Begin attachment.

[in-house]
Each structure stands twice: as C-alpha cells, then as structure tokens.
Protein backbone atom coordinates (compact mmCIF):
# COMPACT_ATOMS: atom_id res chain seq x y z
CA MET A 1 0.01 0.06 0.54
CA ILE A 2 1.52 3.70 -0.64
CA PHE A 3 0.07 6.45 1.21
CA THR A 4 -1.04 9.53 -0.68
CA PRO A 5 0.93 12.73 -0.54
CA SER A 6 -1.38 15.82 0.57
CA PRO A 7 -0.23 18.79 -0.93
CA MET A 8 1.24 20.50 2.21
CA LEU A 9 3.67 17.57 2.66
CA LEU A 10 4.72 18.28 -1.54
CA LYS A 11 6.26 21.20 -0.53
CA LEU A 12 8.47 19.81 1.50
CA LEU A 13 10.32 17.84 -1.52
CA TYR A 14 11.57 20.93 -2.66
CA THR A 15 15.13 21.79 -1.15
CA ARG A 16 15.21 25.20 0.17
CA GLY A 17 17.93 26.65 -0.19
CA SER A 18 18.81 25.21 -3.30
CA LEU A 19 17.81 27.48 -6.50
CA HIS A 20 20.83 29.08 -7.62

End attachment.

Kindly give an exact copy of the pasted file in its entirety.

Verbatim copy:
[in-house]
Each structure stands twice: as C-alpha cells, then as structure tokens.
Protein backbone atom coordinates (compact mmCIF):
# COMPACT_ATOMS: atom_id res chain seq x y z
CA MET A 1 0.01 0.06 0.54
CA ILE A 2 1.52 3.70 -0.64
CA PHE A 3 0.07 6.45 1.21
CA THR A 4 -1.04 9.53 -0.68
CA PRO A 5 0.93 12.73 -0.54
CA SER A 6 -1.38 15.82 0.57
CA PRO A 7 -0.23 18.79 -0.93
CA MET A 8 1.24 20.50 2.21
CA LEU A 9 3.67 17.57 2.66
CA LEU A 10 4.72 18.28 -1.54
CA LYS A 11 6.26 21.20 -0.53
CA LEU A 12 8.47 19.81 1.50
CA LEU A 13 10.32 17.84 -1.52
CA TYR A 14 11.57 20.93 -2.66
CA THR A 15 15.13 21.79 -1.15
CA ARG A 16 15.21 25.20 0.17
CA GLY A 17 17.93 26.65 -0.19
CA SER A 18 18.81 25.21 -3.30
CA LEU A 19 17.81 27.48 -6.50
CA HIS A 20 20.83 29.08 -7.62